הֱוֵי עַז כַּנָּמֵר, וְקַל כַּנֶּשֶׁר, וְרָץ כַּצְּבִי, וְגִבּוֹר כָּאֲרִי לַעֲשׂוֹת רְצוֹן אָבִיךָ שֶׁבַּשָּׁמָיִם  (Avot 5;20) If you have chutzpa in your nature , if you are brazen, like a leopard… If you have a nature that you are light, like an eagle, and you don’t get stuck on things, if you are as swift as a dear to run after your desires, if you are strong, like a lion, to get what you want… “be who you are, be as G-d created you, and use that nature to do the will of your Father in Heaven.” The Chazon Ish was quoted as saying that kids who are the wildest, (just like the wild animals mentioned in the Mishnah -) only they have the potential to become the Gedolei Hador, the leaders of the next generation.

Our strengths and weaknesses are like a seesaw, “package deals”, that you can’t have one without the other. Torah is the solution to that balance. G-d does not want us to uproot the seesaw, to throw out the whole package because there are some parts that we don’t like. אל תהי בז לכל אדם ואל תהי מפליג לכל דבר שאין לך אדם שאין לו שעה ואין לך דבר שאין לו מקום.  Do not hold any person in contempt, and do not consider anything worthless. For there is no person who does not have his hour. And there is no thing that does not have its place (Avot 4;3). If not for the Yetzer Hara, people would not get married, have children, build homes, businesses, etc. (See Yoma 69b; Midrash Tehillim 37a).

On Shavuot, we bring the korban of the two breads, to thank G-d for giving us the spice to make our lives the best lives possible. We just need to give the Yetzer Hara the right flavor. The Torah is what makes the Yetzer Hara something we can do great things with. This is why we need to say Viduy, if we do not serve G-d with our Yetzer Hara, because there is a special way to serve G-d, that can be done only with your Yetzer Hara, something that G-d calls Tov Meod, very good.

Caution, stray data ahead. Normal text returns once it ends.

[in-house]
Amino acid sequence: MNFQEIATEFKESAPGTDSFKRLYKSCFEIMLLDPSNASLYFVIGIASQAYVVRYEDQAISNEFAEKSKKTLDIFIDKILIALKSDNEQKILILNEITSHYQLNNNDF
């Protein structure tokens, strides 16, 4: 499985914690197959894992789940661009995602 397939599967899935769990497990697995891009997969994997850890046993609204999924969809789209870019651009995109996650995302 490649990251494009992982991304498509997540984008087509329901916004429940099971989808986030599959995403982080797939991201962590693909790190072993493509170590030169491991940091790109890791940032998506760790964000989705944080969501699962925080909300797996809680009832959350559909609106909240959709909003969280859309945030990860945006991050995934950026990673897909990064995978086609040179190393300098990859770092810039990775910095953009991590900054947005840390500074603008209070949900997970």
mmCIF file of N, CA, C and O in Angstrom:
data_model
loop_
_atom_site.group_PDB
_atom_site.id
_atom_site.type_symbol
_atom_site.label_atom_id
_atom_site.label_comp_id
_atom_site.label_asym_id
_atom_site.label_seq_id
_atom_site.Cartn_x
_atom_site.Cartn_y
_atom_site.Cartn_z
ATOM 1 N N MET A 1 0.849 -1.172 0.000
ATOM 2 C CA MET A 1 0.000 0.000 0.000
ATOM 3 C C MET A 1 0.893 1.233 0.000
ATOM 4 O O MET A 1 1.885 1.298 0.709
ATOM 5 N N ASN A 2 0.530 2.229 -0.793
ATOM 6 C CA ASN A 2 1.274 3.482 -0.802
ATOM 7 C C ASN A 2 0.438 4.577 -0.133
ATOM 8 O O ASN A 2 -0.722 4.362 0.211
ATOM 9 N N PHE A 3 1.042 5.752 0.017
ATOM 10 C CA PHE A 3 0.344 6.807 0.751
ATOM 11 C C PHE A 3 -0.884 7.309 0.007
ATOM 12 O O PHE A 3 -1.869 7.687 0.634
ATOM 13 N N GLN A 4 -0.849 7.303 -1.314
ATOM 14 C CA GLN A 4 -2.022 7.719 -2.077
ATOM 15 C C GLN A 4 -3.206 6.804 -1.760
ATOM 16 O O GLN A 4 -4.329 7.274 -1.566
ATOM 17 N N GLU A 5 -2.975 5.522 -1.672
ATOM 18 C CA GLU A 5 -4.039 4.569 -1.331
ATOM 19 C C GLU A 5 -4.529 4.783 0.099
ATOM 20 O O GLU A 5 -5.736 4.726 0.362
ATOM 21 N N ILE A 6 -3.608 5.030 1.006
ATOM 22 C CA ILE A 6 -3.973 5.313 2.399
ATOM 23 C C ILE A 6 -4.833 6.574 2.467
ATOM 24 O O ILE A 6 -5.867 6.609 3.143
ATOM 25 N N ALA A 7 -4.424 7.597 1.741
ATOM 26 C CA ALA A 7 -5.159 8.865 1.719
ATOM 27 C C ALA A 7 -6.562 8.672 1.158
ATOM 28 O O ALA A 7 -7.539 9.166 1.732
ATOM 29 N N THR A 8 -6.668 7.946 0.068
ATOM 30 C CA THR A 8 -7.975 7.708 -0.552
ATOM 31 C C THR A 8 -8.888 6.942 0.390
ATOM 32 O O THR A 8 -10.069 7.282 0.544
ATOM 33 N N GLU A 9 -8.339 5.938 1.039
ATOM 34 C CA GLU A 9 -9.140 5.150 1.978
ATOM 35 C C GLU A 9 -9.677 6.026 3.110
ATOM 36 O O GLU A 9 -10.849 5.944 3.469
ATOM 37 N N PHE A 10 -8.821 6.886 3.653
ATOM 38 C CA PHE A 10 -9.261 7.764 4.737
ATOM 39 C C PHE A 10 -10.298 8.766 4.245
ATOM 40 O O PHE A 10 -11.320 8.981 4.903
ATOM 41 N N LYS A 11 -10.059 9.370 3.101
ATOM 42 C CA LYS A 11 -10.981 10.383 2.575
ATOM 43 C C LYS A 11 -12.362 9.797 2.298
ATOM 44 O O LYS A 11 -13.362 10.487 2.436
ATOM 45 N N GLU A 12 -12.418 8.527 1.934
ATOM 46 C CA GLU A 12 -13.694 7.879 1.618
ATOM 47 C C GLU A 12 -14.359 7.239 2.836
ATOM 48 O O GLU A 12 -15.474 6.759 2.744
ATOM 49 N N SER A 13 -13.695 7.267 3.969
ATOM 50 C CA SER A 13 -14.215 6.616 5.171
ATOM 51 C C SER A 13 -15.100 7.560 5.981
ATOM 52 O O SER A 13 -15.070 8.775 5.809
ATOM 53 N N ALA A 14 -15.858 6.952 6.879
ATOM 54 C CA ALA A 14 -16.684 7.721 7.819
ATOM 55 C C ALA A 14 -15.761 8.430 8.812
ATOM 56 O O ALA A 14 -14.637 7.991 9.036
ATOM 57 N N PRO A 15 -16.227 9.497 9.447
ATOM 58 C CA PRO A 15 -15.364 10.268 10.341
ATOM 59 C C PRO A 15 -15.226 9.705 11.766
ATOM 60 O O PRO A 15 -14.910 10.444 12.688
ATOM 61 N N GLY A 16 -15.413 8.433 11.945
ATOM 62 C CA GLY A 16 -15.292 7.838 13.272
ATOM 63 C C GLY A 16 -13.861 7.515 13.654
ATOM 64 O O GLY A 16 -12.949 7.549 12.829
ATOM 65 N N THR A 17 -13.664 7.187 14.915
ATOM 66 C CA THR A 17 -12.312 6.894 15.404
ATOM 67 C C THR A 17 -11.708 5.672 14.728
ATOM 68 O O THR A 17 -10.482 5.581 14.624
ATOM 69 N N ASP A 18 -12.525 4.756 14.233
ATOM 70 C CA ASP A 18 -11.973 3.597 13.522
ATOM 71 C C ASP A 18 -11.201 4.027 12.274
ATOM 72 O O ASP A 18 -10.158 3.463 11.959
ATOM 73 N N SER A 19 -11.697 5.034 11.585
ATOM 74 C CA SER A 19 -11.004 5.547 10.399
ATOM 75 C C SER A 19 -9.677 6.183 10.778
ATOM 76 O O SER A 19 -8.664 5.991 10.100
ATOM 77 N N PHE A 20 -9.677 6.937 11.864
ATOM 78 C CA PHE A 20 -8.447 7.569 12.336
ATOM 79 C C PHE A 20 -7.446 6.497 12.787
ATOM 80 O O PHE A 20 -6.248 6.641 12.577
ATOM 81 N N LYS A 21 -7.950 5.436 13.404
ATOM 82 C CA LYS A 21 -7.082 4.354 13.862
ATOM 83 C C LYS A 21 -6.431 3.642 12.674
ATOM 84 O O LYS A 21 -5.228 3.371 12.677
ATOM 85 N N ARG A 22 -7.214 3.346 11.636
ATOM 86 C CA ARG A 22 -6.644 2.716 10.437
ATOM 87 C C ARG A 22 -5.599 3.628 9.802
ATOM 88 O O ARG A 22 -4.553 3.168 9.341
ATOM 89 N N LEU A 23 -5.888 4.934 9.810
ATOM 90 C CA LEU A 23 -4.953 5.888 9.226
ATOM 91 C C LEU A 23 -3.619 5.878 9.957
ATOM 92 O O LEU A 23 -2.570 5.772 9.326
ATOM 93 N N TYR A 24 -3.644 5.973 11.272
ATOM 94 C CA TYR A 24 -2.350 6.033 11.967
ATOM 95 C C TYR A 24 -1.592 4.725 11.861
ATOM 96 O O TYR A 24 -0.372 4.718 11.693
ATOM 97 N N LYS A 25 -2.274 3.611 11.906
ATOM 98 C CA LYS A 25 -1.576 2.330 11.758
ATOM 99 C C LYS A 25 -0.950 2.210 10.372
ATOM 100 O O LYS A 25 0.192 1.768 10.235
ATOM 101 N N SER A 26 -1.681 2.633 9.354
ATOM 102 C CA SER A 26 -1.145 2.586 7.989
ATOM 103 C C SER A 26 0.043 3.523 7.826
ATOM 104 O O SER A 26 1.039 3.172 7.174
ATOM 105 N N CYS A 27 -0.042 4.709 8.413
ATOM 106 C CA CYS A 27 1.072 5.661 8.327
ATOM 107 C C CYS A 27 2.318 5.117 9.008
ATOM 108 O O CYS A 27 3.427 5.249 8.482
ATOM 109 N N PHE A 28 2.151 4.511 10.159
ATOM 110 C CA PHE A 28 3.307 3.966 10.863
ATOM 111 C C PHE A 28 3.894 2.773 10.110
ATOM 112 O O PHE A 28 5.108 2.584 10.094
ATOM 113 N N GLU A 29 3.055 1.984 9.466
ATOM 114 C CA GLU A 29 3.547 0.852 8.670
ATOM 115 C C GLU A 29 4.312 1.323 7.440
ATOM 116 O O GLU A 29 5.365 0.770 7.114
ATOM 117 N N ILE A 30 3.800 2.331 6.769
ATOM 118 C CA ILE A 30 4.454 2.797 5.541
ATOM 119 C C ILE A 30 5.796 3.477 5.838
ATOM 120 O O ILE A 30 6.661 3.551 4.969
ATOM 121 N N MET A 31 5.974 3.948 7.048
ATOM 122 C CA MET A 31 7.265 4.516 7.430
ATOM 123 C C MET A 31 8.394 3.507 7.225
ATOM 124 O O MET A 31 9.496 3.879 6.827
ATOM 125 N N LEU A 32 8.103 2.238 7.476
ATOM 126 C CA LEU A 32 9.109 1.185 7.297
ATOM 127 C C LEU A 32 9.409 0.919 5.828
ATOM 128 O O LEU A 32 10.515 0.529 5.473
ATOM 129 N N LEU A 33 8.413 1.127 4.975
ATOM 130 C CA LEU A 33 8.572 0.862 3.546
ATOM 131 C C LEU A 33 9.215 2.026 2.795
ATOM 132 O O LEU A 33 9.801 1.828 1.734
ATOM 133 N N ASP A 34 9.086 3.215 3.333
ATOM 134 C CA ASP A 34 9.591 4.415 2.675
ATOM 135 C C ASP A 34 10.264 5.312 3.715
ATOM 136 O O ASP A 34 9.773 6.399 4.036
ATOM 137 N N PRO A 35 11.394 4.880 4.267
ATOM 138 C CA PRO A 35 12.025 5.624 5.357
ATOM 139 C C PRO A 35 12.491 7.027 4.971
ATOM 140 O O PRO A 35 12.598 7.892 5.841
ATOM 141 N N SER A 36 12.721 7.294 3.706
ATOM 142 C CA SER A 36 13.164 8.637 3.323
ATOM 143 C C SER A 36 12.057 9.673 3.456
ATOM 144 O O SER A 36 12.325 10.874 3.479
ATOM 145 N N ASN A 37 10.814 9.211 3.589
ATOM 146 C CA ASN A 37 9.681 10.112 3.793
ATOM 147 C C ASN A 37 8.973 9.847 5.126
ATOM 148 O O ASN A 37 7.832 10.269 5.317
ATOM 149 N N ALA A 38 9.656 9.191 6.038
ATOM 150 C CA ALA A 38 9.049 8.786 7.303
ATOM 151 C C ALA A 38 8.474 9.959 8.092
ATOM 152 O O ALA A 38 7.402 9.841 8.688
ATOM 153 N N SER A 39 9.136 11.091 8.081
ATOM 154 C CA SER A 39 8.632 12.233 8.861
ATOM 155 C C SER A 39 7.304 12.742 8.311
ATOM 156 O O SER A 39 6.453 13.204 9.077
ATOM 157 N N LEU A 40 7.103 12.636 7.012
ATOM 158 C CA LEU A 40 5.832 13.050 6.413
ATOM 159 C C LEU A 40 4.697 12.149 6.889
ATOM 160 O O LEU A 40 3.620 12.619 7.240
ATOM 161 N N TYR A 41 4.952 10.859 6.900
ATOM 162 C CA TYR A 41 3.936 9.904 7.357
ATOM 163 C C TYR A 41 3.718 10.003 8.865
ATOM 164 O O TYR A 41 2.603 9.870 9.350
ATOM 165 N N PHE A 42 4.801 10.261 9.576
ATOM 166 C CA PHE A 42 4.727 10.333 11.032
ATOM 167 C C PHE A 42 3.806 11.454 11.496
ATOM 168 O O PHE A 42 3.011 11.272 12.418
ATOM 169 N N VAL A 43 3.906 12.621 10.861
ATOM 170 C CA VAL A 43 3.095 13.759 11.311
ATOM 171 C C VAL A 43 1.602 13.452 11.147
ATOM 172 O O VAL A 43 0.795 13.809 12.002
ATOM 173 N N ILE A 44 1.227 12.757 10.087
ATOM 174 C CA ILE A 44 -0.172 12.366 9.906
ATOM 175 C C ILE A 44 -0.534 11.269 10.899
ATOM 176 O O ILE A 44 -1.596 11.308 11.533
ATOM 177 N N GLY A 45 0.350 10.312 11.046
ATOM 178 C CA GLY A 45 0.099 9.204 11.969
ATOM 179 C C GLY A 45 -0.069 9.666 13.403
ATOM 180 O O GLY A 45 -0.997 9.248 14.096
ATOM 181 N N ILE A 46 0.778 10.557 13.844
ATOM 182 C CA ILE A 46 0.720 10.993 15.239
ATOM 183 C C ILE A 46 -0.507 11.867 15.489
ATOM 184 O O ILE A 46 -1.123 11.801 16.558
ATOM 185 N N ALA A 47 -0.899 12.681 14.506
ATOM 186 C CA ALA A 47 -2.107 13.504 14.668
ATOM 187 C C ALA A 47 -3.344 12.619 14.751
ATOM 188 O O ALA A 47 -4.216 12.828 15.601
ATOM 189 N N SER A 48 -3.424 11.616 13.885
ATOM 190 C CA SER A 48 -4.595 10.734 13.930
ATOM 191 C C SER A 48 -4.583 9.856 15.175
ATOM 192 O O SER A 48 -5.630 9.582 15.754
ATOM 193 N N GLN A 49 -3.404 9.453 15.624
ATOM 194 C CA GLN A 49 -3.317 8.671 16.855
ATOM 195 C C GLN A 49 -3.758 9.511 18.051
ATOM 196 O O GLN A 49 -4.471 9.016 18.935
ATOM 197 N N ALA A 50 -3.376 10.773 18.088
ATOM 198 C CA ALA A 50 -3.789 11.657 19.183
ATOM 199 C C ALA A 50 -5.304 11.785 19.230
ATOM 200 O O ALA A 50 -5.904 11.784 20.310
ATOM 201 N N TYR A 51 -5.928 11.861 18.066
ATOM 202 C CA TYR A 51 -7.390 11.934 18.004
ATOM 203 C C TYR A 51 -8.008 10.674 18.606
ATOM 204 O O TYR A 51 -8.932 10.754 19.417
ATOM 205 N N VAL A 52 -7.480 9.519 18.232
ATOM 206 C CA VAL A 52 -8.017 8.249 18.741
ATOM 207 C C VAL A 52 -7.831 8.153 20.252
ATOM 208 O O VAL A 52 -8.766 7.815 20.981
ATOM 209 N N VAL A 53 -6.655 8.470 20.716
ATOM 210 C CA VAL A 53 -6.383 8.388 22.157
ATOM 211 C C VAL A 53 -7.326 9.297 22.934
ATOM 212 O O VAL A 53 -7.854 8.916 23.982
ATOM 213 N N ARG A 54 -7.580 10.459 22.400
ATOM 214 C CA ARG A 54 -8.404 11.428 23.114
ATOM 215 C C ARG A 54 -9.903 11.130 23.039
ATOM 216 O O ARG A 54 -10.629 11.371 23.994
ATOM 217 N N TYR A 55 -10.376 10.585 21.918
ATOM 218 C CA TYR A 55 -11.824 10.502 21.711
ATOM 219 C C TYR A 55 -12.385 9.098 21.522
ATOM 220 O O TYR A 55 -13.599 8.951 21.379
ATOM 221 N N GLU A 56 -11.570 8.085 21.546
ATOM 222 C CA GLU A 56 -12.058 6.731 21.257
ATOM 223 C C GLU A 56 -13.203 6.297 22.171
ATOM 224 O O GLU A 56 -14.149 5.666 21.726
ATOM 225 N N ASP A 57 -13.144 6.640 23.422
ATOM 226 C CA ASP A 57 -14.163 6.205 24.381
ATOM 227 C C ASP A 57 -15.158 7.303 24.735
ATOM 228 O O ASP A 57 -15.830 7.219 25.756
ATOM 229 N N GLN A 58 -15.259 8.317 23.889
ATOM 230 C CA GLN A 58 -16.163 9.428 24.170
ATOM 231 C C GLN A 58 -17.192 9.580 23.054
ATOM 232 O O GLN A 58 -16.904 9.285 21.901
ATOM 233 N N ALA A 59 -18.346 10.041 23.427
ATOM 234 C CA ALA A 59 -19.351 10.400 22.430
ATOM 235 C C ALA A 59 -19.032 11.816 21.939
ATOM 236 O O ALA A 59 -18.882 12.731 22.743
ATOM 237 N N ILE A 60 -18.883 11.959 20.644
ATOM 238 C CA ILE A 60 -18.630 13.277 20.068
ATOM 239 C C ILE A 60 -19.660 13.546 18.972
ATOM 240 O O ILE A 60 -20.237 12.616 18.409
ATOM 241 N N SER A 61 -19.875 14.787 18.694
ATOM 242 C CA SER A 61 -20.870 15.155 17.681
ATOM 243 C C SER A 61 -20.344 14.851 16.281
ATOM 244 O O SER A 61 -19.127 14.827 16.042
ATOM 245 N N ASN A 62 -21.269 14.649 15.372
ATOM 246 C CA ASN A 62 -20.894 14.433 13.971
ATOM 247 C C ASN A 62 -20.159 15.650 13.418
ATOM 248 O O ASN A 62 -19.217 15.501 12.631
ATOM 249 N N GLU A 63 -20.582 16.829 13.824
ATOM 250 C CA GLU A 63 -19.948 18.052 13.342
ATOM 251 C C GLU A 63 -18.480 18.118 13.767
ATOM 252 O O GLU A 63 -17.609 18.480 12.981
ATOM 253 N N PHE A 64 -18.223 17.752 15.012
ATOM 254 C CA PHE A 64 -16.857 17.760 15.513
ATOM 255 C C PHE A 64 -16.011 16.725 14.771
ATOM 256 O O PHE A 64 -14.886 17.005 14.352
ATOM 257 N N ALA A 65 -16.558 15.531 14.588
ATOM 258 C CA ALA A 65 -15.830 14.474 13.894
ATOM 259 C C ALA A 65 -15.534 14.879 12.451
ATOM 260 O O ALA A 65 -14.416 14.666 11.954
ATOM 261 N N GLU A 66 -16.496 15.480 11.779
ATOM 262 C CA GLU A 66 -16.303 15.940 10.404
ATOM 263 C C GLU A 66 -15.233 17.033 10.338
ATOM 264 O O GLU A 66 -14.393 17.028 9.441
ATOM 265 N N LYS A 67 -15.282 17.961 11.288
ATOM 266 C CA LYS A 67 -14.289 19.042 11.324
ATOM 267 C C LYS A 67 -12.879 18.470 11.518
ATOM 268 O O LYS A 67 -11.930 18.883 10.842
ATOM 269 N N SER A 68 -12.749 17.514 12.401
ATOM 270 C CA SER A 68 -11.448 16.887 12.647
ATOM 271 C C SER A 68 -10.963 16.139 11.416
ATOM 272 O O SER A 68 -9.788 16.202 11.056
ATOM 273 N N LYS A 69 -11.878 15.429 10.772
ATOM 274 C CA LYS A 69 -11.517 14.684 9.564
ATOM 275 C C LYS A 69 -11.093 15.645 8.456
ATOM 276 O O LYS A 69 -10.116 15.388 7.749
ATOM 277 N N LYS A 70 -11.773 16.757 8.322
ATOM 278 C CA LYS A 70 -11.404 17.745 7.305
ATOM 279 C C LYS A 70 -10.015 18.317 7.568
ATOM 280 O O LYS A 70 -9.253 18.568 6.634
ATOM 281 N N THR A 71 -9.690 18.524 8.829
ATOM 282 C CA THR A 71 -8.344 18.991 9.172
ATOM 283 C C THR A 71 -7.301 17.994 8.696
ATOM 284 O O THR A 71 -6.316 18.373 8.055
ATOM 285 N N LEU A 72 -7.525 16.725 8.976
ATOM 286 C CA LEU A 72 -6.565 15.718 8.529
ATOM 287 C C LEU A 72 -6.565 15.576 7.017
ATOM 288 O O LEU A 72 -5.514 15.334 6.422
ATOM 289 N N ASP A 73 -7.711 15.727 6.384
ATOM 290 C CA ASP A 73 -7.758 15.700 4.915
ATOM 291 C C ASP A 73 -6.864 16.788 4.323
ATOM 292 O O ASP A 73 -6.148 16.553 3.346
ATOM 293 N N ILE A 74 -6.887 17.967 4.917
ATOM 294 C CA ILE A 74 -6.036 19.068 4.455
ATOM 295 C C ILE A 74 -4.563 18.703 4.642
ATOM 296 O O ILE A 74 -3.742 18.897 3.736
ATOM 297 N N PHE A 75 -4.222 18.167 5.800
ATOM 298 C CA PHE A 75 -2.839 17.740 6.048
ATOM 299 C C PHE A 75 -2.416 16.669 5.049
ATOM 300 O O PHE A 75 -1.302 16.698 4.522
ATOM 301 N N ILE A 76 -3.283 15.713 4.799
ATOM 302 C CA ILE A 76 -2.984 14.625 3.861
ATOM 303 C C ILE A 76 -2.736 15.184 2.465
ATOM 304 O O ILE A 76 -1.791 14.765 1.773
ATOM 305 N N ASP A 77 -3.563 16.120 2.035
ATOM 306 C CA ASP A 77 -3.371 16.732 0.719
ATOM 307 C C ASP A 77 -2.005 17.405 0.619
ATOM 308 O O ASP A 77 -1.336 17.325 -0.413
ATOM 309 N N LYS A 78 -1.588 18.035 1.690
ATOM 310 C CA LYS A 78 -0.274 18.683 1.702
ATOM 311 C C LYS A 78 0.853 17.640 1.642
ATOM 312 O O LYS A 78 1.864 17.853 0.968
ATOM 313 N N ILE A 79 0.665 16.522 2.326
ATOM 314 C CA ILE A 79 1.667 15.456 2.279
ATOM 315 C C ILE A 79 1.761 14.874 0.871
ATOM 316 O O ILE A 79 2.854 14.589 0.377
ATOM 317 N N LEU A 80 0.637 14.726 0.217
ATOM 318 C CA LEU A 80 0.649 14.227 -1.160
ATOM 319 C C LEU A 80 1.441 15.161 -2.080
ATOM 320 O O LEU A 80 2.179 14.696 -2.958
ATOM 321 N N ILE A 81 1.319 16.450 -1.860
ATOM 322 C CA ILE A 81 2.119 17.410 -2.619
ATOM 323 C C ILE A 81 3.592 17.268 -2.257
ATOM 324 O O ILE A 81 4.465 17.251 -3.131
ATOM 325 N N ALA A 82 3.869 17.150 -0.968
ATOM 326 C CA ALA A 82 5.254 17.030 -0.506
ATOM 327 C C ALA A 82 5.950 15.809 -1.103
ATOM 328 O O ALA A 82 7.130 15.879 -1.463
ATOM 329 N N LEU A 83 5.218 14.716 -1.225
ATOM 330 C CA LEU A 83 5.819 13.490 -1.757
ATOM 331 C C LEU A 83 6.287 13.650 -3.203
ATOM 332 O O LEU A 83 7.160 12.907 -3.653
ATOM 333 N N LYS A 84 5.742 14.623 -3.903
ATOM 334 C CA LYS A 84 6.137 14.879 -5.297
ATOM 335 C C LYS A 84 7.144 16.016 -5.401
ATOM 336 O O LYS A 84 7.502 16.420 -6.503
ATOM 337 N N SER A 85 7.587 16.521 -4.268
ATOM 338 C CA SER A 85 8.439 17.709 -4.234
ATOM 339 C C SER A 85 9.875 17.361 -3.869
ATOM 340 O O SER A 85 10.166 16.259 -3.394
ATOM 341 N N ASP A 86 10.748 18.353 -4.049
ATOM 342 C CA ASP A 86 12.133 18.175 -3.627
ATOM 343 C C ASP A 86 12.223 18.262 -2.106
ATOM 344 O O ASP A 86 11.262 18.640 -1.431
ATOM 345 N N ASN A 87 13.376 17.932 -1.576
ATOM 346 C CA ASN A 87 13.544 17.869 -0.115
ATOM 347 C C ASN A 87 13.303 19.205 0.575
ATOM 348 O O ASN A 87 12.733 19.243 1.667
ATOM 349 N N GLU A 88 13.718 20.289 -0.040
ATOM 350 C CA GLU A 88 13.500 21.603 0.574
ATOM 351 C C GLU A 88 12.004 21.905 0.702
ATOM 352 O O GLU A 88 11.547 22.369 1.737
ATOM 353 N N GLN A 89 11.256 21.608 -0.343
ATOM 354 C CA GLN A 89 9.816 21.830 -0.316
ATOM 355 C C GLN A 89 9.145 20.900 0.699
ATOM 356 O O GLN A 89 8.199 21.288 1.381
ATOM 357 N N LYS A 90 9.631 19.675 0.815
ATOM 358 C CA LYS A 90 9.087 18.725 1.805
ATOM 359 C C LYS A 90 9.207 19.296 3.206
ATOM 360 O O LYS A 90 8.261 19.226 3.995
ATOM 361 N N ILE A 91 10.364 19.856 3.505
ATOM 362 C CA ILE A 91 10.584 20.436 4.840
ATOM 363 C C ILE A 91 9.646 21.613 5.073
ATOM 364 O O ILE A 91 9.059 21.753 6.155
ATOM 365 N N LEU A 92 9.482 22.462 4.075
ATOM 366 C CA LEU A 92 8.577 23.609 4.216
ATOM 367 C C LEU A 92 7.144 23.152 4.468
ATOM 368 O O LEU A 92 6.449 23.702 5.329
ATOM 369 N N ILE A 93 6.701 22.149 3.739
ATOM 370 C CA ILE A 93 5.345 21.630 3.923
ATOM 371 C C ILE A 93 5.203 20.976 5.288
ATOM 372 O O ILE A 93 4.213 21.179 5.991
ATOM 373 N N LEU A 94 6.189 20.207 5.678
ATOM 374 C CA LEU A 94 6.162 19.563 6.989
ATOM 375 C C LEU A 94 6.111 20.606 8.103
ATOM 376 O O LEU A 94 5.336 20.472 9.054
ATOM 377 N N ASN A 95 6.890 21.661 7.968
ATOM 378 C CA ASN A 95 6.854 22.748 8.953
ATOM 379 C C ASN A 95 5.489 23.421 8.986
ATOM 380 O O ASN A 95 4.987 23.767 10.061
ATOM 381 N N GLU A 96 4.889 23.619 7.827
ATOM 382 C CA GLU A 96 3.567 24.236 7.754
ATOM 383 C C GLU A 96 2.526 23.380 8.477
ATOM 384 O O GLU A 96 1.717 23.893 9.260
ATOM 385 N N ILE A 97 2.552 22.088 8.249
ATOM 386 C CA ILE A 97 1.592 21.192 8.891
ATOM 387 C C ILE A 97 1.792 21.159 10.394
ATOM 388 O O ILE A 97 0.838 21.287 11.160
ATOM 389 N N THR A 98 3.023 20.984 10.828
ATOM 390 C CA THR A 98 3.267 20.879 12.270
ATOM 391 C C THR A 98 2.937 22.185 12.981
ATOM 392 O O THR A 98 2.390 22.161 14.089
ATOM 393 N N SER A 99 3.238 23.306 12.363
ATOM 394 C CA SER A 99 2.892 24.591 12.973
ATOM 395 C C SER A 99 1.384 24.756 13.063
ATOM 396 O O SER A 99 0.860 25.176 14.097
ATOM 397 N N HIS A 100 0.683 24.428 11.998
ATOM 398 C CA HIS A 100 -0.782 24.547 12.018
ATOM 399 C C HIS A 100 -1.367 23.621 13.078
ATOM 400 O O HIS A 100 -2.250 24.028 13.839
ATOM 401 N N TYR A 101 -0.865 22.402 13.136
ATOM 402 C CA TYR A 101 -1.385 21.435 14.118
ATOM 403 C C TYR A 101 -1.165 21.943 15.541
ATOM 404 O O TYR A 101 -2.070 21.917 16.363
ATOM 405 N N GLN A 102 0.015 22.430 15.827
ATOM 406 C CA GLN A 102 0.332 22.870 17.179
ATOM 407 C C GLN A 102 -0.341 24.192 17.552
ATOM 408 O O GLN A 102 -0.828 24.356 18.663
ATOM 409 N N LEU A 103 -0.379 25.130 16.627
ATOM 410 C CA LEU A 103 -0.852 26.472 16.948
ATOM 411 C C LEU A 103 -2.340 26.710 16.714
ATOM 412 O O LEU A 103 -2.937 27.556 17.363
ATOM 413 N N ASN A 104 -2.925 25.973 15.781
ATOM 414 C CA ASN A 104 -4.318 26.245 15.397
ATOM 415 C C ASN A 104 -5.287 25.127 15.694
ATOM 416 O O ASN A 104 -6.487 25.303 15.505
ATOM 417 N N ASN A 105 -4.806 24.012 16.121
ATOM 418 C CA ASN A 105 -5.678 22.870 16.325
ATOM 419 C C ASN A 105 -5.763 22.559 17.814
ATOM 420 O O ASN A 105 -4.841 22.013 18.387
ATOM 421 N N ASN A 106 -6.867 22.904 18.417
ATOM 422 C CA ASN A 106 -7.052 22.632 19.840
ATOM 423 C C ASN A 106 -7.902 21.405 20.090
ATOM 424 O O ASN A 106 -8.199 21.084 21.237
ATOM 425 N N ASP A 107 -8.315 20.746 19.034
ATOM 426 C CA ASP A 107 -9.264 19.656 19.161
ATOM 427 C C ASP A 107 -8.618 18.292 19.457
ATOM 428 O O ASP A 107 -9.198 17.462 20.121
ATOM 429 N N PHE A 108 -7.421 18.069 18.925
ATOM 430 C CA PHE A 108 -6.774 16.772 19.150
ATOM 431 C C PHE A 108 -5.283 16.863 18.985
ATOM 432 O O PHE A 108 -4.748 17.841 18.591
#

Here are the Selfie Steps. These Self-Help steps teach you how to take the lemons that G-d gave you in life… and make them into lemonade.

  1. Your Personal Strengths/Weaknesses ID Card. List all of your strengths and all of your weaknesses. This will be your personal ID card, a card to identify your negative behaviors and tendencies, not as your identity, but as a part of a whole picture. It is just another animal to tame in your zoo of tendencies.
  2. Connect the Dots. Try to see if there are any connections between your strengths and your weaknesses. Once you realize that your weaknesses and strengths are connected, thank G-d for the inseparable package of strengths and weaknesses. It is easier to appreciate G-d when you realize how the most interesting part of your life is the delicious lemonade you made out of the lemons.
  3. Embrace your weaknesses. Accept what you cannot change… and take that creation that G-d made, and uplift it. I.e., If you have fear, bring that fear as a metaphor to your fear of G-d. If you love something, and you can’t hold yourself back from it, take this love to be a metaphor for your love of G-d. If you feel that you are angry, take that anger as a metaphor of how G-d can get angry at you, for your inappropriate behaviors… and He does not. (See Rambam on Mishna Berachot 9;5)
  4. Work in Progress. Set aside time in your life, on a daily/weekly/monthly basis to add the proper spice to these weaknesses. Put it on to your To-do list by actually taking out time to find the right spice that you need to transform your weaknesses into strengths. Your weaknesses are a work in progress over a span of a lifetime, they are not a devaluation of one’s self.
  5. Fresh perspective. G-d does not create anything bad. Find how your natural strengths can complement your natural weaknesses. Think out of the box. When you look at your weaknesses, find how those weaknesses can be your greatest assets.

About the author, Yosef